It raises questions about masculinity and manliness, honour and truth, and does so without seeming doctrinaire or didactic. It shows a society, as well as individuals, traumatized by war. I will read it and the subsequent novels in the trilogy again.

By Pat Barker,

Why should I read it?

12 authors picked Regeneration as one of their favorite books, and they share why you should read it.

What is this book about?

"Calls to mind such early moderns as Hemingway and Fitzgerald...Some of the most powerful antiwar literature in modern English fiction."-The Boston Globe

The first book of the Regeneration Trilogy-a Booker Prize nominee and one of Entertainment Weekly's 100 All-Time Greatest Novels.

In 1917 Siegfried Sasson, noted poet and decorated war hero, publicly refused to continue serving as a British officer in World War I. His reason: the war was a senseless slaughter. He was officially classified "mentally unsound" and sent to Craiglockhart War Hospital. There a brilliant psychiatrist, Dr. William Rivers, set about restoring Sassoon's "sanity" and sending him back…


Book cover of The Russian Army in the Great War: The Eastern Front, 1914-1917

Joshua A. Sanborn Author Of Imperial Apocalypse: The Great War and the Destruction of the Russian Empire

From my list on Russia in World War I.

Why am I passionate about this?

I’m a professor of history at Lafayette College in Pennsylvania, and I’ve been studying Russia ever since visiting the Soviet Union as a college student in 1990. I’ve been particularly interested in seeking connections between violence and other dimensions of historical experience. My first book (Drafting the Russian Nation) explored connections between political ideologies and violence, Imperial Apocalypse is in part a social history of violence, and my current project is examining the connection between literary cultures, professional communities, and the violence of the Cold War.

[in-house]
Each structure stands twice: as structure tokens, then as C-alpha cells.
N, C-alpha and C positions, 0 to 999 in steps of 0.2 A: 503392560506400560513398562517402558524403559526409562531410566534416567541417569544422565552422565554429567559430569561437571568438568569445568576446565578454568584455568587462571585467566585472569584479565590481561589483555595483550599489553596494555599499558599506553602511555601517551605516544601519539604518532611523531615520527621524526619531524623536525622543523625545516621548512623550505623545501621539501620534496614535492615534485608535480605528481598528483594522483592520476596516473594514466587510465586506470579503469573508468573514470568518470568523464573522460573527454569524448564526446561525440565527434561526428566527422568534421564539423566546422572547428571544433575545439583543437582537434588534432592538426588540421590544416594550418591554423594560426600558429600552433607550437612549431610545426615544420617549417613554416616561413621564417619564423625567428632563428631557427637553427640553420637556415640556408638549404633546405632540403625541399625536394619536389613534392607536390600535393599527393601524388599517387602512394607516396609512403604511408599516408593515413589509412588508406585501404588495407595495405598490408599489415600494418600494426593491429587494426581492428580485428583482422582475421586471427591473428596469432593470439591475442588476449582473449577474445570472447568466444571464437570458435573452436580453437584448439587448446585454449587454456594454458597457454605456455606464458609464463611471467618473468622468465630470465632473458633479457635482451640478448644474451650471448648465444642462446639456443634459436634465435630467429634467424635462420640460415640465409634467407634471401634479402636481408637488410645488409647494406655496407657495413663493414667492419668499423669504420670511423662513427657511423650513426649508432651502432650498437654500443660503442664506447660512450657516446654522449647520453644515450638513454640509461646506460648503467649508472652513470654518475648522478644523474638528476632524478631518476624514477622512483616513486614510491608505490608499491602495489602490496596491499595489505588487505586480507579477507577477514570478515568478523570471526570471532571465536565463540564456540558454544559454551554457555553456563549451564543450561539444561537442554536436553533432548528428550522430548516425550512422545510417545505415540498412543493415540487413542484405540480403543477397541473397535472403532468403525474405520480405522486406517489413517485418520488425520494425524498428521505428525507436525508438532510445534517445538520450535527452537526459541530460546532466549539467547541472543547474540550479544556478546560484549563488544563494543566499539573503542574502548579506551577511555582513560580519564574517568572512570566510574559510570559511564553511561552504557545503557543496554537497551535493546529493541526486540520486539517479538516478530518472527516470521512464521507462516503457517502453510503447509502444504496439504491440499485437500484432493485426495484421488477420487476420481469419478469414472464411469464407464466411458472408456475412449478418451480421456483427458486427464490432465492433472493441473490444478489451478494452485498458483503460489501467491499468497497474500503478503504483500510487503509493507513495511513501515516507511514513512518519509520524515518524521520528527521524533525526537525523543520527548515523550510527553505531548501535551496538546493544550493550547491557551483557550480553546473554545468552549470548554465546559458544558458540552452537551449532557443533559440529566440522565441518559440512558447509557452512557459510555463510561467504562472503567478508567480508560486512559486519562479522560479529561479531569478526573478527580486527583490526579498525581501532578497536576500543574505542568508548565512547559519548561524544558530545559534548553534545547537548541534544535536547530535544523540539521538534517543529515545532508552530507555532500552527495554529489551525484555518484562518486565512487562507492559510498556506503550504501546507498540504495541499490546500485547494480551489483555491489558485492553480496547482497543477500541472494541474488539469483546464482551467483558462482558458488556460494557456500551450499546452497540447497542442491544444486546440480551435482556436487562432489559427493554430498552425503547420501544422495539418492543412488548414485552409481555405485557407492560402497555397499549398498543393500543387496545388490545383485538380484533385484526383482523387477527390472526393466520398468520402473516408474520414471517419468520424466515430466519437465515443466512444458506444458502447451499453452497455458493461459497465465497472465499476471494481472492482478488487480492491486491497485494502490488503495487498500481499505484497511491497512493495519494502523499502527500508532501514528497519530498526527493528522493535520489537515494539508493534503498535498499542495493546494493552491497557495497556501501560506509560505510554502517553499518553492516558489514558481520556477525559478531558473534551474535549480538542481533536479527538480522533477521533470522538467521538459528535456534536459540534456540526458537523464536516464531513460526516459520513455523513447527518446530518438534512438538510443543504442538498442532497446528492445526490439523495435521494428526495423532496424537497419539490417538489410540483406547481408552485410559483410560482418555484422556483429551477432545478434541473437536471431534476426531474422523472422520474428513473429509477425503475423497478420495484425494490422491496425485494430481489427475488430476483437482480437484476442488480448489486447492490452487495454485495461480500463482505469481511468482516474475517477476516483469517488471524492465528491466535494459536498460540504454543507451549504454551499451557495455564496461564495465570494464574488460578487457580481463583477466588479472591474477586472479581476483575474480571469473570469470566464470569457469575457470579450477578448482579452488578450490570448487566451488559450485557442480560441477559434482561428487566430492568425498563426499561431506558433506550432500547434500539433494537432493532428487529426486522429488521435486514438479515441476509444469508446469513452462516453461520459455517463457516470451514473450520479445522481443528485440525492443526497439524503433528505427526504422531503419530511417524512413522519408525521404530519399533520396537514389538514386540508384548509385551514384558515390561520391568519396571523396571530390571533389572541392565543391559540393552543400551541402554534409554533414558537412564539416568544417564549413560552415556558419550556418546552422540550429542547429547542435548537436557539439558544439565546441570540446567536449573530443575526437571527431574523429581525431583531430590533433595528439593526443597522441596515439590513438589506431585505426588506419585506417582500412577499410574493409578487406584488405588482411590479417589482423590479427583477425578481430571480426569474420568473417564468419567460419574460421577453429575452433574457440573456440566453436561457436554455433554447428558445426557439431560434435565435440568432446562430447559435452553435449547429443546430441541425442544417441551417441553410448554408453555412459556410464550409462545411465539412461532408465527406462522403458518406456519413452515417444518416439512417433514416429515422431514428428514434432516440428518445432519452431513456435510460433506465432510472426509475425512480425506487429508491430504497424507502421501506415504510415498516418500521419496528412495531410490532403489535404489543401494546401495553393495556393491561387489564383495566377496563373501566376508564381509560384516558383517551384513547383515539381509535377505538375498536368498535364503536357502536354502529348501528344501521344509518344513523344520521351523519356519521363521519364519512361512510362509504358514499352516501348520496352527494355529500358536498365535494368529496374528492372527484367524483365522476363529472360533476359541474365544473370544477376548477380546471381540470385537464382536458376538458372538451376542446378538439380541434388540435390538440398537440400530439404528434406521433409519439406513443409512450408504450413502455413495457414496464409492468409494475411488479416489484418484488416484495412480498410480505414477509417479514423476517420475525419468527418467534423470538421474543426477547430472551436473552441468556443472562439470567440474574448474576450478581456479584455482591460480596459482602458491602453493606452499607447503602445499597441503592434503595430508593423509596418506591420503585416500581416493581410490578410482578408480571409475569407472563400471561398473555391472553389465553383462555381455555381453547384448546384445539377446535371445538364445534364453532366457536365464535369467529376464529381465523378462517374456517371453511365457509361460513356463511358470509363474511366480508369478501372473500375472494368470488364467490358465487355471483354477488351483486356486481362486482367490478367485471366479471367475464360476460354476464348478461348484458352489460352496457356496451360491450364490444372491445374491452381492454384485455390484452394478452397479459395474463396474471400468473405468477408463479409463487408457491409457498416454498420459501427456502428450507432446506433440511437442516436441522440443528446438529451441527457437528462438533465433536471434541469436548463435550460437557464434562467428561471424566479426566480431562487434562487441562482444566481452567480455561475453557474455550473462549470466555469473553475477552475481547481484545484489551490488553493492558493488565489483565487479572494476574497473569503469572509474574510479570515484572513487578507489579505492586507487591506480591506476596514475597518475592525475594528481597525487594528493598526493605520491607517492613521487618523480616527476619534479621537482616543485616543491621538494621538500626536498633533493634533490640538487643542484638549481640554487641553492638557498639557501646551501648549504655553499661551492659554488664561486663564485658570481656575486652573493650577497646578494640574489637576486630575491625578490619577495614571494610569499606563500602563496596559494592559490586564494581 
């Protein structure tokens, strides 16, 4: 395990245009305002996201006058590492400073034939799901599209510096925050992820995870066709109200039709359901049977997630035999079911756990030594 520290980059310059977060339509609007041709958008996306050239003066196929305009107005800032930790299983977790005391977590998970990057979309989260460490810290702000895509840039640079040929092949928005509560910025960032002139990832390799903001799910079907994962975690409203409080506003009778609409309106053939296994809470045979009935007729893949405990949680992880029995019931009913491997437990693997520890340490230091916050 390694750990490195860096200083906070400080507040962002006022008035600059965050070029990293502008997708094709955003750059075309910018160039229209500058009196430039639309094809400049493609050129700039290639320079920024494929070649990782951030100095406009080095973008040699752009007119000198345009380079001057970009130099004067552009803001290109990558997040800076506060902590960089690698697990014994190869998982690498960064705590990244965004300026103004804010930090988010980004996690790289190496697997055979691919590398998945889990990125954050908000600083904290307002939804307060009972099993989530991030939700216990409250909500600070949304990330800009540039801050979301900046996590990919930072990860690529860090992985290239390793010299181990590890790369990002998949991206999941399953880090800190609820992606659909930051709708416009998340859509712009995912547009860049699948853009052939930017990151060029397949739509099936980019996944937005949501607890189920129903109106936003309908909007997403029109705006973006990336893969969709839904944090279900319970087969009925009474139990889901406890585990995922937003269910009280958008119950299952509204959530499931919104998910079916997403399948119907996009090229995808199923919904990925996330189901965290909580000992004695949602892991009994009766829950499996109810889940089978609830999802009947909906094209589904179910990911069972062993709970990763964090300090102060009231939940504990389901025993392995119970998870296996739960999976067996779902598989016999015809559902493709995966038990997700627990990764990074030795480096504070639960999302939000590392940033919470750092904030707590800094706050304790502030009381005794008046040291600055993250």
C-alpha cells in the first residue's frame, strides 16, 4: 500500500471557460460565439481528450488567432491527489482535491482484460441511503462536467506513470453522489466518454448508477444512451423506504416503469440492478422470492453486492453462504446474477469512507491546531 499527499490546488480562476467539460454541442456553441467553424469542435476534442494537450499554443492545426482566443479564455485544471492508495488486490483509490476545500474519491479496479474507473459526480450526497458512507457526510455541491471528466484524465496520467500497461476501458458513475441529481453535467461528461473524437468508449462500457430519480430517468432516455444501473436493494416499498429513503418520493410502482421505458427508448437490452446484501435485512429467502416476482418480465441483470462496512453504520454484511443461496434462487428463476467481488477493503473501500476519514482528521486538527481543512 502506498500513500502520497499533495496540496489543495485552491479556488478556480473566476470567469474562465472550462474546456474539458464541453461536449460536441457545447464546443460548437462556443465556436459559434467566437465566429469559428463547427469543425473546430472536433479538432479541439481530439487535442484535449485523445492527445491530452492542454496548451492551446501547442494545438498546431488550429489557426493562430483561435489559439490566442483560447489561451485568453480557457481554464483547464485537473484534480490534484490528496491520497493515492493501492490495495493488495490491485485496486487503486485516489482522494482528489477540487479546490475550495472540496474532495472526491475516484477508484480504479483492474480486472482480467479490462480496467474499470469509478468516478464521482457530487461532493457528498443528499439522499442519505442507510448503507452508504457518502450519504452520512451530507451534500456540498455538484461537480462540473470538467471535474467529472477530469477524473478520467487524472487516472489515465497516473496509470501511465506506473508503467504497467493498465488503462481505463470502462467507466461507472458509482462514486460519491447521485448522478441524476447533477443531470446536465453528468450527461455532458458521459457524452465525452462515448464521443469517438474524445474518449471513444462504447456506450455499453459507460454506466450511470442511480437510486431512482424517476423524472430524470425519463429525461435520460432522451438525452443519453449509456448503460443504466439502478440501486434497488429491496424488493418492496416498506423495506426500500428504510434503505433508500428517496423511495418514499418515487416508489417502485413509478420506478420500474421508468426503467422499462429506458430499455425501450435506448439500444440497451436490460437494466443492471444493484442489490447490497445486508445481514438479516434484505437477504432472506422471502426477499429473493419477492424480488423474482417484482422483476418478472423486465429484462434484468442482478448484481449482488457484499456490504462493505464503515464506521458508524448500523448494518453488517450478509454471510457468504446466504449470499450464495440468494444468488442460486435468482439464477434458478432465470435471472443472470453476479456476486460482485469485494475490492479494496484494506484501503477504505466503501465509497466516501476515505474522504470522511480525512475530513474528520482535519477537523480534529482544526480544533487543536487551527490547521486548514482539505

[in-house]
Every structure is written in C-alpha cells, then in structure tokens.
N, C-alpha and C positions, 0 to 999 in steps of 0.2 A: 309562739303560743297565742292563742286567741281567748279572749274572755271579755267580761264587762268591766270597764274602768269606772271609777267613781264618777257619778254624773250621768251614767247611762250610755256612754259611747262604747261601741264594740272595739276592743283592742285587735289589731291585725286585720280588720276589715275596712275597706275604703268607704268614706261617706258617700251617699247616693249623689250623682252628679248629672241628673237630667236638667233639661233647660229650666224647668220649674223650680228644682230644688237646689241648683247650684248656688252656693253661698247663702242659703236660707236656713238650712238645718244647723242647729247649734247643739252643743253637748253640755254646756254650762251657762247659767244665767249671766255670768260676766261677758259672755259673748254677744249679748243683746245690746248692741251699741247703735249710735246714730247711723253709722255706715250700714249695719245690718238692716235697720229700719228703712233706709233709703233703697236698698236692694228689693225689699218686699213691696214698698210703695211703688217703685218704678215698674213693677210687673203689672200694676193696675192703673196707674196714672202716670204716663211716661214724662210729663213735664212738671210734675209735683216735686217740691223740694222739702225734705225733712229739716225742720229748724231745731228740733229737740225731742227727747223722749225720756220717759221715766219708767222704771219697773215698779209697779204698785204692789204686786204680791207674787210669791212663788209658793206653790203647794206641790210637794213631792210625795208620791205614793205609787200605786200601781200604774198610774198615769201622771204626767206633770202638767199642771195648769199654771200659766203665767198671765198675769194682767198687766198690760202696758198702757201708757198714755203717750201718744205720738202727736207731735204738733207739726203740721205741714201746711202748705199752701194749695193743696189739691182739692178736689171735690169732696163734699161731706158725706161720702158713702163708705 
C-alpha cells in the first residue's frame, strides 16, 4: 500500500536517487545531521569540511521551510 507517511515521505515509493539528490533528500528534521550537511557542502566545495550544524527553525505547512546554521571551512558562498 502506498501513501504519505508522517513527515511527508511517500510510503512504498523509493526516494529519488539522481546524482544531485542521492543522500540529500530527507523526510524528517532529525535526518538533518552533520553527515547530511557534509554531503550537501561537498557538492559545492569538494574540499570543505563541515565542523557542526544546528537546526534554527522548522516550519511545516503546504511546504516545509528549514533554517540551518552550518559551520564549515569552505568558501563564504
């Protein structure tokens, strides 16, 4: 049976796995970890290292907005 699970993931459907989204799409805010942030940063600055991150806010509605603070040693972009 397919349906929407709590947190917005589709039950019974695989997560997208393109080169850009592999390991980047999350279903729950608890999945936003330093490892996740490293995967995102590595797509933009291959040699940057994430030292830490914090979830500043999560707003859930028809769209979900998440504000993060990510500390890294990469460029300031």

Joshua's book list on Russia in World War I

Joshua A. Sanborn Why did Joshua love this book?

There is a shortage of good books on the military aspect of the war on the Eastern Front, with some of the most prominent books in English (and for that matter in Russian) dating back nearly fifty years. Stone’s volume is a prominent exception in this regard. Stone is thoughtful, concise, and judicious throughout. Readers will emerge with a comprehensive view of combat operations – and more.

By David R. Stone,

Why should I read it?

1 author picked The Russian Army in the Great War as one of their favorite books, and they share why you should read it.

What is this book about?

A full century later, our picture of World War I remains one of wholesale, pointless slaughter in the trenches of the Western front. Expanding our focus to the Eastern front, as David R. Stone does in this masterly work, fundamentally alters-and clarifies-that picture. A thorough, and thoroughly readable, history of the Russian front during the First World War, this book corrects widespread misperceptions of the Russian Army and the war in the east even as it deepens and extends our understanding of the broader conflict.

Of the four empires at war by the end of 1914-the Austro-Hungarian, Ottoman, German, and…


Book cover of The Eastern Front 1914-1917

John Mosier Author Of The Myth of the Great War: A New Military History of World War I

From my list on the other fronts in WW1.